The $1.50 Costco Hot Dog is the Last Bastion of American Exceptionalism

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Affordable housing? Nah. Universal healthcare? Nah. Women’s rights? Nah. Equality for LGBTQ+ folks? Nah. A quality of life meeting or exceeding first world nations? Nah. What’s left?

I have a mouth and I must scream. Photo by Grant Beirute on Unsplash

An attractively priced hot dog paired with a soda that costs six quarters is the last line of defense for this once great nation. Let us grieve together and then fight on (no, USC grads and dropouts, I don’t care for your commentary on this phrase) for our very right to exist.

Recently, the U.S. Bureau of Labor Statistics released inflation numbers for June 2022. The nerds who compiled this report had inflation clocking in at a whopping 9.1%, the highest in forty years. The consumer punch in-da-gut, or CPI, has been going up for several months and includes categorical items such as food, energy, all items, and all items less food and energy. Whatever the heck that means. I’m not an economist, even when it comes to deciding if I can afford that extra patty at In ‘n Out or The Habit. Let alone trying to decipher macroeconomics. What is clear is that We The People are being bled out in the name of corporate profiteering.

I’m not an economist, even when it comes to deciding if I can afford that extra patty at In ‘n Out or The Habit.

How do we protect this beautiful, beefy, glistening American icon? After all, the simple hot dog may become part of the cradle of rebirth for America, the sole processed food product to hold the line against the cruelty of the grocery shrink ray. The grocery shrink way was created by the cocaine-fueled overclass that rules this once proud country in order to shrink the 3 food groups: pizza, ice cream, and hot dogs.

Factory-farmed pig buttholes that are are macerated in the fat of the selfsame animal and shoved into casings are something worth fighting for. While The Constitution may not have an enumerated right associated with adequate food, hot dogs are more than just adequate.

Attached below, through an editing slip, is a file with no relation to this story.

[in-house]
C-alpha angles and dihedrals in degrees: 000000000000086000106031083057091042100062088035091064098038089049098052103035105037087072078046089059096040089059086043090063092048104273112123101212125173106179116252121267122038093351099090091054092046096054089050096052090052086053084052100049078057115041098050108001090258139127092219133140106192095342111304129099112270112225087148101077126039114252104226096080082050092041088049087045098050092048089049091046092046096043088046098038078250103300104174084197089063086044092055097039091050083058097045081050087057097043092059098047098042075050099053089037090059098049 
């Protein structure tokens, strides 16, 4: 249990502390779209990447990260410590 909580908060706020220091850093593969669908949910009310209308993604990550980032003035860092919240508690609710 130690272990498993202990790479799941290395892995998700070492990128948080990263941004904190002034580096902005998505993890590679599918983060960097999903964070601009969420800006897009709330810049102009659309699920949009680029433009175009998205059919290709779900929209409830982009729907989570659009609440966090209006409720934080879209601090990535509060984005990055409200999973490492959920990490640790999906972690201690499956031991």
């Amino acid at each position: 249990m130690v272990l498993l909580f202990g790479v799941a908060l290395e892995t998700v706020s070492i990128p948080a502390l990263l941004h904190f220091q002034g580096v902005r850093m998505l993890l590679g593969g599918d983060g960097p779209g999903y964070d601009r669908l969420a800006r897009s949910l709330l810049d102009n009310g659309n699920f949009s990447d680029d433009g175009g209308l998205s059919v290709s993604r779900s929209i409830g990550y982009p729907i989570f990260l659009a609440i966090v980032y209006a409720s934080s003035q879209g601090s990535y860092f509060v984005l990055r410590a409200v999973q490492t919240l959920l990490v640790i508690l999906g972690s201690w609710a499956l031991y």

You gotta fight for your right to eat. Photo by Anthony Garand on Unsplash

Factory-farmed pig buttholes that are are macerated in the fat of the selfsame animal and shoved into casings are something worth fighting for.

I did a Costco run myself several months ago, and now have enough bags of rice to barricade my front door and enough cans of San Marzano peeled tomatoes to eat like a king until the global water wars start in 2037. I stopped to grab a hot dog and soda on the way out.

I’m not worried about myself. I am, however, worried about you, my American siblings. I’m so alarmed I might even become worried about the American territories Canada or Mexico next! Costco has provided the singular tool we need to rebuild our society.

20 Ounces to Freedom

Costco fact (Yes, this is an actual fact. I am so very sick of getting hundreds of emails from subscribers accusing me of making up fake facts in my previous articles, such as the one below. How dare you. See what you made me do? You made me write this whole thing when we could have progressed with the article. This is all your fault.): When Costco CEO Craig Jelinek was asked if he would raise the price of the hot dog and soda combo at Costco, he gave the laconic reply, “No.”.

By analyzing the tonality of this reply, it can be reasonably concluded that Craig also believes that society can be rebuilt based solely on holding the line on the price of a classic ‘dog in an economic downturn. The Spartans would be proud of Craig, but they also wouldn’t so much as crack a smile.

The tests of American exceptionalism can be defined as liberty, equality, individual responsibility, republicanism, and laissez faire economics. New American exceptionalism can be defined as the liberty to buy a ‘dog and a soda for $1.50, the equality of 1 ’dog =1 ‘dog, the individual responsibility of loading up your ‘dog with condiments so that it has maximum flavor but not so much that you ruin your favorite floral print shirt, republicanism in the form of a Costco membership, and laissez fair economics in that…does anyone know French?

Picture because my readers are not literate enough for text-only articles. Photo by Jessica Loaiza on Unsplash

The Costco hot dog makes us full. It is cheap. It is the last remaining mass-produced object that makes us the best and the greatest country (other than the buckets and buckets of nuclear warheads and the underlying threat that we may deploy them against our enemies). We were the first new nation and In Hot Dogs We Trust, we can become new again. Join the fight.